1.5.2 Remove an element of a hash with 'delete'
To remove a single element of a hash, you can use -if you know its key- 'delete':
%copy_authors_books = %authors_books;
delete($copy_authors_books{'John Steinbeck'});
Better (check first if the element exists):
%copy_authors_books = %authors_books;
delete($copy_authors_books{'John Steinbeck'}) if ($copy_authors_books{'John Steinbeck'})
Or (check with exists):
%copy_authors_books = %authors_books;
delete($copy_authors_books{'John Steinbeck'}) if (exists $copy_authors_books{'John Steinbeck'})
1.5.3 Update a hash element
An hash element can be updated simply by assigning a new value to a value:
%copy_authors_books = %authors_books;
$copy_authors_books{'Herman Melville'} = 'Pierre';
Chapter 1.5.5 shows how to change multiple values with 'foreach'.
1.5.4 Sort
Sorting hashes via the unique keys is common:
@keys = sort(keys(%authors_books) );
print("Keys of the hash %authors_books are: @keys\n");
Also possible:
@keys = reverse ( sort(keys(%authors_books) );
print("Keys of the hash %authors_books are: @keys\n");
For sorting hashes via possibly not unique values, you need a specific sort-function (low to high):
%students_math_test = (
'Student_1' => '6.1',
'Student_2' => '4.3',
'Student_3' => '6.1',
'Student_4' => '7.2' );

sub sort_values {
return $students_math_test{$a} <=> $students_math_test{$b}

foreach $student (sort sort_values keys(%students_math_test)) {
print($student . " " . $students_math_test{$student} . "\n");
To sort in a reverse order (high to low), change the position $a and $b in the sort-function 'sort_values':
sub sort_values {
return $students_math_test{$b} <=> $students_math_test{$a}
The variables $a and $b are built-in, so do not give them your own variablenames.

1.5.5 Again: iterating over a hash, using and modifying values
Pars pro toto, here the results of three students on a math test. First, I'll determine the average.
%students_math_test = (
'Student_1' => '6.1',
'Student_2' => '7.3',
'Student_3' => '9.2' );
$sum = 0;
$count = 0;
foreach $score (values(%students_math_test)) {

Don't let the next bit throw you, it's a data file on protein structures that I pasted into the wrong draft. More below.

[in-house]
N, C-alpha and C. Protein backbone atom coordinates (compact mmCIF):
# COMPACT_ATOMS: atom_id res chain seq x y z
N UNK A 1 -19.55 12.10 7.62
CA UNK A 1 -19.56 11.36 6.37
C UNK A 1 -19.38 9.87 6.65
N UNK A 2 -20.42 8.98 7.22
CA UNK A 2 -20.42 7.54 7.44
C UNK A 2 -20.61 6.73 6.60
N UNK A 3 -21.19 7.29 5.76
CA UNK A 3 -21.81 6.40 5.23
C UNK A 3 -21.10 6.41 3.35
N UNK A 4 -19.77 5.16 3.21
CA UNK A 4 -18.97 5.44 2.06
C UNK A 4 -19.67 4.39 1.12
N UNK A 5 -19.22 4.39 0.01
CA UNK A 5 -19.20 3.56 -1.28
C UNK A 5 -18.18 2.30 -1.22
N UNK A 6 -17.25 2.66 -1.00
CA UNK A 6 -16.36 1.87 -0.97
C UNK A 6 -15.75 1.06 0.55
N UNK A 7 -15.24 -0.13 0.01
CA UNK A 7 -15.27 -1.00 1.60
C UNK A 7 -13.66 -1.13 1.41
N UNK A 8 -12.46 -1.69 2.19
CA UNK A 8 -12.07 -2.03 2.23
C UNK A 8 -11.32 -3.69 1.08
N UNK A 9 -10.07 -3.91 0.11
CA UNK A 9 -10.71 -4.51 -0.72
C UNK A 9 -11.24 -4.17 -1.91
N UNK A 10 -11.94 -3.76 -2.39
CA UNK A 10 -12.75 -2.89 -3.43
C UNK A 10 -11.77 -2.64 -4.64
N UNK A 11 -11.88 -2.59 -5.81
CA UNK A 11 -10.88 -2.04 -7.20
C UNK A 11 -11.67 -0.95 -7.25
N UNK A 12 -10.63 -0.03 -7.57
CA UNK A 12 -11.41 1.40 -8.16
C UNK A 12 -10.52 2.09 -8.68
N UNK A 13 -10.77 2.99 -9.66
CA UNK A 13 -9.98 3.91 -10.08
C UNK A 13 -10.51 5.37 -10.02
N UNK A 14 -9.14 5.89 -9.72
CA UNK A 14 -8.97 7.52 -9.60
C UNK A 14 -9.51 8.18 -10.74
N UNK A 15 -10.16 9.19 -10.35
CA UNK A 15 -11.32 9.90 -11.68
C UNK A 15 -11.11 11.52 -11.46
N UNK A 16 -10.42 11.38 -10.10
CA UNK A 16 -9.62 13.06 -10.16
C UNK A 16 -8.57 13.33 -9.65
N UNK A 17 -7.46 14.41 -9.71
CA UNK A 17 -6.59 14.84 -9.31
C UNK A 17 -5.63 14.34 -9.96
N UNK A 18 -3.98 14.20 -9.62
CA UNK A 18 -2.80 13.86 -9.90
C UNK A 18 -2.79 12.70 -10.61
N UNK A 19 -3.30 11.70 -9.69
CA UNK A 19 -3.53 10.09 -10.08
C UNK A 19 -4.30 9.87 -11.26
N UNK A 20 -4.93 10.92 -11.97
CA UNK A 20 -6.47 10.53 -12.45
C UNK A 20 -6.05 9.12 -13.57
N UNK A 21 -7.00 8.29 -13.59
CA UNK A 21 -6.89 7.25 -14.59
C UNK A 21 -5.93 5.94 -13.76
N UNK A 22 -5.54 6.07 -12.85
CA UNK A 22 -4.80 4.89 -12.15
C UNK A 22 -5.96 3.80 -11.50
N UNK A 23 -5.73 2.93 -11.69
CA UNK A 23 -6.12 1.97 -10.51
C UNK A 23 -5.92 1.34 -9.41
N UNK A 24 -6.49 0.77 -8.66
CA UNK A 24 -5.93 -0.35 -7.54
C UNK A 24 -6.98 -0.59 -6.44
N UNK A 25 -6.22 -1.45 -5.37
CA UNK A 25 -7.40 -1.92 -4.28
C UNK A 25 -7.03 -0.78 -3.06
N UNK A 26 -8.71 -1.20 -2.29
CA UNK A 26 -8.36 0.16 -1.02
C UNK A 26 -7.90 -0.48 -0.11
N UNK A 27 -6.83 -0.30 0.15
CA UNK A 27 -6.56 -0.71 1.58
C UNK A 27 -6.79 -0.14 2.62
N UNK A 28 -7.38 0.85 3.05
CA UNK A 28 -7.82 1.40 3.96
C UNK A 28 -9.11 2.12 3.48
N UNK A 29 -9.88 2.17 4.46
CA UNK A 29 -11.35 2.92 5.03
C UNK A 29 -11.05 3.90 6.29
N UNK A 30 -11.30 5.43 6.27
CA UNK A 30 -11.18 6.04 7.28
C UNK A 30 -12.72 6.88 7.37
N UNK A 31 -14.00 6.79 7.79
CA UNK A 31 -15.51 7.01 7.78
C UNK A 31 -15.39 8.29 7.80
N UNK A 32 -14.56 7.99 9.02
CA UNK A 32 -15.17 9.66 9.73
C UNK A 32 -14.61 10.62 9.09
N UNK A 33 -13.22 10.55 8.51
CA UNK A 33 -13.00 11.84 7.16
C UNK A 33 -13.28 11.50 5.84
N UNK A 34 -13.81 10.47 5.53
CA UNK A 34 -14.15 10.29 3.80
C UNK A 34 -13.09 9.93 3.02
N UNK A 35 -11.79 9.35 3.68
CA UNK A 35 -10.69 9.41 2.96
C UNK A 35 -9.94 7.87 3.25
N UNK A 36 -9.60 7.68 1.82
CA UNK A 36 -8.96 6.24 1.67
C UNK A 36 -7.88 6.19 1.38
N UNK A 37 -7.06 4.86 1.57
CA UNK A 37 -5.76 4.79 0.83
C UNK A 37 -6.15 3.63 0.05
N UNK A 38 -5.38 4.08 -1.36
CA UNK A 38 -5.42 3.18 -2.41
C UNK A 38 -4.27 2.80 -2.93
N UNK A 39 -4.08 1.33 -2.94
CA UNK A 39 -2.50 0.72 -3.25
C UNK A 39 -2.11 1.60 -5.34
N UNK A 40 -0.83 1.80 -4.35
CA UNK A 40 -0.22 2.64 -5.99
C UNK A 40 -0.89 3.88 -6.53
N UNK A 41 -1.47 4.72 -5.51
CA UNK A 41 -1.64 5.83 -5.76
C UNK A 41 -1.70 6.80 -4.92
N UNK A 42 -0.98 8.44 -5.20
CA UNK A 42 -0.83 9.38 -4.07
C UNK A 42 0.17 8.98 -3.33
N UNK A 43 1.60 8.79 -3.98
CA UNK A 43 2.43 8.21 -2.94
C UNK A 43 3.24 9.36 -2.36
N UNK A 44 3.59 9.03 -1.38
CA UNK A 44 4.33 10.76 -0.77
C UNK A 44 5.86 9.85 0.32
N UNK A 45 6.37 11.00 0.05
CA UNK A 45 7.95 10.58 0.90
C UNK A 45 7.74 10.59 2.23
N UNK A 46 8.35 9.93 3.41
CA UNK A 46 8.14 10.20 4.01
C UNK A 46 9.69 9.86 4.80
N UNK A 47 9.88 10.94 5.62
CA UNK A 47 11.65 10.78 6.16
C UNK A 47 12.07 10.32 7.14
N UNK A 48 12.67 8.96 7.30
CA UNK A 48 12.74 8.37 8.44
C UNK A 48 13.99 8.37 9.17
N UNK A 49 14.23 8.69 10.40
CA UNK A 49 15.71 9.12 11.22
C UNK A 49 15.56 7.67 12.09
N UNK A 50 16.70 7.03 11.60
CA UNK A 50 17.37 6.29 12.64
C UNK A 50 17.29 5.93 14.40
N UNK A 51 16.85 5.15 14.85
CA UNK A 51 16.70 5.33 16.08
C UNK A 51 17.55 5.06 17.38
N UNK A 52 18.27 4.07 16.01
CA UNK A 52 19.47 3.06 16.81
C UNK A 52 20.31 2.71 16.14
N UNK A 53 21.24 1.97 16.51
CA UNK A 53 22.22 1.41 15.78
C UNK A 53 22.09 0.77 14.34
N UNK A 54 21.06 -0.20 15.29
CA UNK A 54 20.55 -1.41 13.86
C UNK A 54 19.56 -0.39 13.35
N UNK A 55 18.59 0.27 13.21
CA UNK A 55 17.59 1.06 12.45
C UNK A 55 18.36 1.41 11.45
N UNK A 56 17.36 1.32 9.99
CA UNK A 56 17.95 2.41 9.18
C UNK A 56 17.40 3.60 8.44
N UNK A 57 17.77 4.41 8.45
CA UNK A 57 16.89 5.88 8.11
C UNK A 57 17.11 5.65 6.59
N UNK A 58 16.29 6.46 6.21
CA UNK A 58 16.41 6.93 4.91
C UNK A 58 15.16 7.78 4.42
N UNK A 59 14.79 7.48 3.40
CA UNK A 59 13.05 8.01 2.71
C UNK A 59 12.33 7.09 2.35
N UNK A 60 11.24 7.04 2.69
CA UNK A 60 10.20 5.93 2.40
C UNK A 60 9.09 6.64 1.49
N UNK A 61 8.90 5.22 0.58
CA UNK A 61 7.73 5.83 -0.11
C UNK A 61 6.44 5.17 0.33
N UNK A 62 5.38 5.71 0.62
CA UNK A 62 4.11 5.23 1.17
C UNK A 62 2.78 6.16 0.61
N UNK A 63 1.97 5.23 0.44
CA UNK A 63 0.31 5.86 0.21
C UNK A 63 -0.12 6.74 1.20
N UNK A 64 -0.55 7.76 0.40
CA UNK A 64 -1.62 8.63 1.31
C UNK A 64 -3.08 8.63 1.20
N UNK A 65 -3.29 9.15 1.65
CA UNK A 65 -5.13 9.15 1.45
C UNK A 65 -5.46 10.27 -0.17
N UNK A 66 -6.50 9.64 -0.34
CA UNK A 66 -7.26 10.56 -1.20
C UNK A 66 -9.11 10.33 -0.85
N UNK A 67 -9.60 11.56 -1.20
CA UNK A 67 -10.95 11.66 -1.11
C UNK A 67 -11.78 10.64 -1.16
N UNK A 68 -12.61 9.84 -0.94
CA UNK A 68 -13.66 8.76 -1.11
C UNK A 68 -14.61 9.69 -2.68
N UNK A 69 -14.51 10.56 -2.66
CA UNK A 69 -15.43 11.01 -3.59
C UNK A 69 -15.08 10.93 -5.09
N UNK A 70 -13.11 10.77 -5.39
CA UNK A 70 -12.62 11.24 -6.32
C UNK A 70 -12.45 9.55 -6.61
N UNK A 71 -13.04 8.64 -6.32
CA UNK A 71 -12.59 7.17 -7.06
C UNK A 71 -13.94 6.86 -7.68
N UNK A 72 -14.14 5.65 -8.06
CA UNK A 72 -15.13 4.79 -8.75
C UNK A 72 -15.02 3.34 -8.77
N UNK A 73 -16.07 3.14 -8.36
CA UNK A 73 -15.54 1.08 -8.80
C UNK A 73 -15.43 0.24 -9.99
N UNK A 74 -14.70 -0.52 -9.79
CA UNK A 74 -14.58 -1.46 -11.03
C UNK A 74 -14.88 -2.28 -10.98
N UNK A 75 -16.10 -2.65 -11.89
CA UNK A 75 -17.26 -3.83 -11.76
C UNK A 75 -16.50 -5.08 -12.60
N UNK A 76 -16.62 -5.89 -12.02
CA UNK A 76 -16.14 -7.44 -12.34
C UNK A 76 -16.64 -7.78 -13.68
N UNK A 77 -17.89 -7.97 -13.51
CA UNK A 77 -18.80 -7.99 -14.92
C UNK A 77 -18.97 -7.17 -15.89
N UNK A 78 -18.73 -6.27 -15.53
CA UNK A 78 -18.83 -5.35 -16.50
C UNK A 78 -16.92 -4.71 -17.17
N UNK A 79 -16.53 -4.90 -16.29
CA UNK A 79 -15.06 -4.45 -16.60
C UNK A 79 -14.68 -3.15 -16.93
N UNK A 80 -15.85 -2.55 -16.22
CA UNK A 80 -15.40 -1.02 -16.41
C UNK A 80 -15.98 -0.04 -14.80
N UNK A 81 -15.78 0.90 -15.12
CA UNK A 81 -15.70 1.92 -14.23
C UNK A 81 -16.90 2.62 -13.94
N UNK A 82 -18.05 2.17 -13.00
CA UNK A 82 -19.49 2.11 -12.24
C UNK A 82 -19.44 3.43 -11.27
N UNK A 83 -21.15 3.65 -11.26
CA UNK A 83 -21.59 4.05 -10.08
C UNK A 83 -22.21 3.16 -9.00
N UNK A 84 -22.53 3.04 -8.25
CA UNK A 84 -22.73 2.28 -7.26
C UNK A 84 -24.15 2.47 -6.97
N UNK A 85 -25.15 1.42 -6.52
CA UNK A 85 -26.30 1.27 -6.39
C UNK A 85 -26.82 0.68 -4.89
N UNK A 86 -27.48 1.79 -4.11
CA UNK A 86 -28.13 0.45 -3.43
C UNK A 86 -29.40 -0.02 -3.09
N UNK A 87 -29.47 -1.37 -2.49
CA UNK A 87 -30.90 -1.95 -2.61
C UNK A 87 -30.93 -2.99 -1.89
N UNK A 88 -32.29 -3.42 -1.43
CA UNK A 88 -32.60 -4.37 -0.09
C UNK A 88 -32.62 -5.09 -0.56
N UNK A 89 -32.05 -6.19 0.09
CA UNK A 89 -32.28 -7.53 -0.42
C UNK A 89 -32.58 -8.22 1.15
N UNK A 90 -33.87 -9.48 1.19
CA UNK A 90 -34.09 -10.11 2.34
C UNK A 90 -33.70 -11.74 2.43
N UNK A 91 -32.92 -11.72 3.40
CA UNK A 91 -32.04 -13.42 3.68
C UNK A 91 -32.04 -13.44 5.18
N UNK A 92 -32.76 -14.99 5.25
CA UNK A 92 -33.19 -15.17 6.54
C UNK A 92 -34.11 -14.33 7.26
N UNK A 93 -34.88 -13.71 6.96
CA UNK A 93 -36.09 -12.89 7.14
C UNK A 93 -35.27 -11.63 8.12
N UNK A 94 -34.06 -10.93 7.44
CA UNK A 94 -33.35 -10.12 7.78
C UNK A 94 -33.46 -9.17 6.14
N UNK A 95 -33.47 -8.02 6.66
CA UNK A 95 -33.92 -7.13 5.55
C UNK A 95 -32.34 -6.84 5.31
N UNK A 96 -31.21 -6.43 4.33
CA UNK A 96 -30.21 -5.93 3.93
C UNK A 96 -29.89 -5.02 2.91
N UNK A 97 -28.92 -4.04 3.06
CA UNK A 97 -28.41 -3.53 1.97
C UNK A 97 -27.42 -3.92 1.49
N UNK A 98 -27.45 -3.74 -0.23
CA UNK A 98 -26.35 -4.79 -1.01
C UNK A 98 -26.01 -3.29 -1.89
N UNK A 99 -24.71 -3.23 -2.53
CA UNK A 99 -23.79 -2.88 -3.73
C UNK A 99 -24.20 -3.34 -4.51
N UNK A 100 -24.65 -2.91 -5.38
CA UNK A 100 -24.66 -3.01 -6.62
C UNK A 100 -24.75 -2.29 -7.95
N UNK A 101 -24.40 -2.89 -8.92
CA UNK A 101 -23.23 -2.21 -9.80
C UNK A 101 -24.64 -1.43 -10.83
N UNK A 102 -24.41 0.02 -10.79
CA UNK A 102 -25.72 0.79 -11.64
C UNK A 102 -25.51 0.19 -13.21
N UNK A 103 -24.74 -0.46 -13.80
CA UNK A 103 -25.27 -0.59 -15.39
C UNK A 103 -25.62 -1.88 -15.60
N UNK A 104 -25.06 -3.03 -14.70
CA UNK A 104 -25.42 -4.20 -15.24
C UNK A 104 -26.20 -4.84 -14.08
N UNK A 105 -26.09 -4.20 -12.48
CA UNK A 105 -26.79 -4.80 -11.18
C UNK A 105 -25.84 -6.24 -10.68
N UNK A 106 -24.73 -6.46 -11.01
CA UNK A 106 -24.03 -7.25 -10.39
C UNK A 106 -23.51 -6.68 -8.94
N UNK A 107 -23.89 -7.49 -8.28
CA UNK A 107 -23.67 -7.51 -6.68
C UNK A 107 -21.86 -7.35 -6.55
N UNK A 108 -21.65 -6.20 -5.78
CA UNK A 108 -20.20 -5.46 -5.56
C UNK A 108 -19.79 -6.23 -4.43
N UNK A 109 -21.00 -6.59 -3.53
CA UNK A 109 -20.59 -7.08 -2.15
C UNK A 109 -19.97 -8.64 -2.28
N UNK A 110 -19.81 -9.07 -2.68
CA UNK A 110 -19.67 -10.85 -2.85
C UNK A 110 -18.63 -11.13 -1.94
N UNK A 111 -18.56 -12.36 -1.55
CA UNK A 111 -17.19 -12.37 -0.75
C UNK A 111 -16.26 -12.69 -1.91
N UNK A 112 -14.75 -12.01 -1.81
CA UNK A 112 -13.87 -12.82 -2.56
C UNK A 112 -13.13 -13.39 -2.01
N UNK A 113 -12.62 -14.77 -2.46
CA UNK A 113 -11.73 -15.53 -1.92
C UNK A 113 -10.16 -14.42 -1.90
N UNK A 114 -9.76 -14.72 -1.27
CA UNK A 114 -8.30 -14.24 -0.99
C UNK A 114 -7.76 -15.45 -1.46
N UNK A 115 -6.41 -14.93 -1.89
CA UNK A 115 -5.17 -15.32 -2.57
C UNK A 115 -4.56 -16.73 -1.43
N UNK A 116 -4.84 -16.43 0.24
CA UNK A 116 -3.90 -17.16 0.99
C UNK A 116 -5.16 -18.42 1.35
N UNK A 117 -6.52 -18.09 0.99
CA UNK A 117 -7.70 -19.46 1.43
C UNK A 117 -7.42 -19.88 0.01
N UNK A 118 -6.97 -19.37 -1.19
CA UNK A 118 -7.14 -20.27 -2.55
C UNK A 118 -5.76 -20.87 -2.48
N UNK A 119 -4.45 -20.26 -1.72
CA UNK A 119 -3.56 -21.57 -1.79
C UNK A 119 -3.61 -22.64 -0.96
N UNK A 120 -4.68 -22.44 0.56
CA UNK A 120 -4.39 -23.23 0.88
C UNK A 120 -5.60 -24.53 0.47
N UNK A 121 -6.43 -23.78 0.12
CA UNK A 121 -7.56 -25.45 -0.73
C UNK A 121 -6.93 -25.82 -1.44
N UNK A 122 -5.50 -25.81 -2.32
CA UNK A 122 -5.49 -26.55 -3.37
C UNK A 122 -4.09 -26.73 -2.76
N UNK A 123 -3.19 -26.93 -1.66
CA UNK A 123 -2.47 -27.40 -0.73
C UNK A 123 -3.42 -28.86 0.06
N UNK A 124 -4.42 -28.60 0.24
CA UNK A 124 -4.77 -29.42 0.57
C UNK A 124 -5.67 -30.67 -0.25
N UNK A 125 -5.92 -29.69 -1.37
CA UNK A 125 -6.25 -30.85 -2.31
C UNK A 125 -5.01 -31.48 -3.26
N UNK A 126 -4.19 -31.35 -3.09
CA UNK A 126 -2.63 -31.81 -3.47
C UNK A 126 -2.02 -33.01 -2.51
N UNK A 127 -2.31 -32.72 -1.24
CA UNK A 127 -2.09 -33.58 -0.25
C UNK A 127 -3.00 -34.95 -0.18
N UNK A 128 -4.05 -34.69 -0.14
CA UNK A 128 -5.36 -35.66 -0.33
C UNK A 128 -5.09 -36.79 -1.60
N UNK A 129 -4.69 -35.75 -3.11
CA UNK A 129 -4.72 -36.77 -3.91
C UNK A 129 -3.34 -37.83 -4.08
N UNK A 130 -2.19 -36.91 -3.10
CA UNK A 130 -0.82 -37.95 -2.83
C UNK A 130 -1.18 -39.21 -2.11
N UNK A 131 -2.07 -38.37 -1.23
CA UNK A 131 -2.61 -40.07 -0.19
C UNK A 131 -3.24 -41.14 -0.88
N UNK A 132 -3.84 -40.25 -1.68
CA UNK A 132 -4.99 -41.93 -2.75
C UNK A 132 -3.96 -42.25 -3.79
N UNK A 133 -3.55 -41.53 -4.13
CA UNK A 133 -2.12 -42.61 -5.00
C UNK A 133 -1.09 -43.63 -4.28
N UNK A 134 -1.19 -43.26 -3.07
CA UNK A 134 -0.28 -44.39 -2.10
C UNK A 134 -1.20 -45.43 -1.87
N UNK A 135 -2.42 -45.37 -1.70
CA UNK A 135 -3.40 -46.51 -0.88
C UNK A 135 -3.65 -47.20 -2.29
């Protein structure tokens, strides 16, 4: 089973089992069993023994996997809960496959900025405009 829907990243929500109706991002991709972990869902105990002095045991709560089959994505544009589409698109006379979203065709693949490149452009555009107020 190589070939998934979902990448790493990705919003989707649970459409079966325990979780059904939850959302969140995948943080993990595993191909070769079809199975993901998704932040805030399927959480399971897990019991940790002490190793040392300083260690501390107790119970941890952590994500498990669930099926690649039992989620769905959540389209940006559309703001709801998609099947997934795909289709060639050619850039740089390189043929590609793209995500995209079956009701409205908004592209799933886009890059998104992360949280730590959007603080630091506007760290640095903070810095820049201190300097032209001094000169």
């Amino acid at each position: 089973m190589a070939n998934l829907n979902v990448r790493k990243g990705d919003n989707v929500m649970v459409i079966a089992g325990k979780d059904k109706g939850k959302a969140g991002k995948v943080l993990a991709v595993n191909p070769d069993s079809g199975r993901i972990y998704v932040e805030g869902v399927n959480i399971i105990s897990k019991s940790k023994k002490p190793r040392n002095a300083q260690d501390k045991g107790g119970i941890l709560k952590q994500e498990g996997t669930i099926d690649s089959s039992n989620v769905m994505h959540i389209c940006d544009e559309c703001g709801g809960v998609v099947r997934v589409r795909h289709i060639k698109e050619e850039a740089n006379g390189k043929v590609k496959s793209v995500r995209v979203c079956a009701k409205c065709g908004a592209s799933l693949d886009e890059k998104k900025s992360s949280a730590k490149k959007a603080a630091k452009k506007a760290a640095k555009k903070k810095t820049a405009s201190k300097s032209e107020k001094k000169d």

$sum += $score;
$average = $sum/$count;
print($average . "\n"); # result: 7.53333333333333
printf("%.1f\n", $average); # result: 7.5
I want to add 0.2 to the test scores:
foreach $score (values(%students_math_test)) {
$score += 0.2;
Now the hash has modified values!
%students_math_test = (
'Student_1' => '6.3',
'Student_2' => '7.5',
'Student_3' => '9.4' );

Exit: Assign a hash to a list with 'each'

'each' returns a key - value pair, if the function is called within a list context.
%authors_books = (
'Scott Fitzgerald' => 'The Great Gatsby',
'John Steinbeck' => 'The Grapes of Wrath',
'Ernest Hemingway' => 'The Old Man and the Sea' );

$no_elements = keys(%authors_books);
for ($i = 0; $i < $no_elements; $i++) {
($author, $book_title) = each (%authors_books);
print($author . " " . $book_title . "\n");
You can also use the shorter 'while' construct:
while (($author, $book_title) = each (%authors_books)) {;
print($author . " " . $book_title . "\n");
In both solutions, you've no control over the order of the hash members.

'each' returns in scalar context only the key.
while ($author = each (%authors_books)) {;
print($author . " " . $authors_books{$author} . "\n");
Notice that I do not recommend to use 'each': while running a hash programm, unexpected behaviour will arise when you change the hash (adding or deleting hash members).

'foreach' does not have these problems, so it is safe use always 'foreach' instead of 'each'.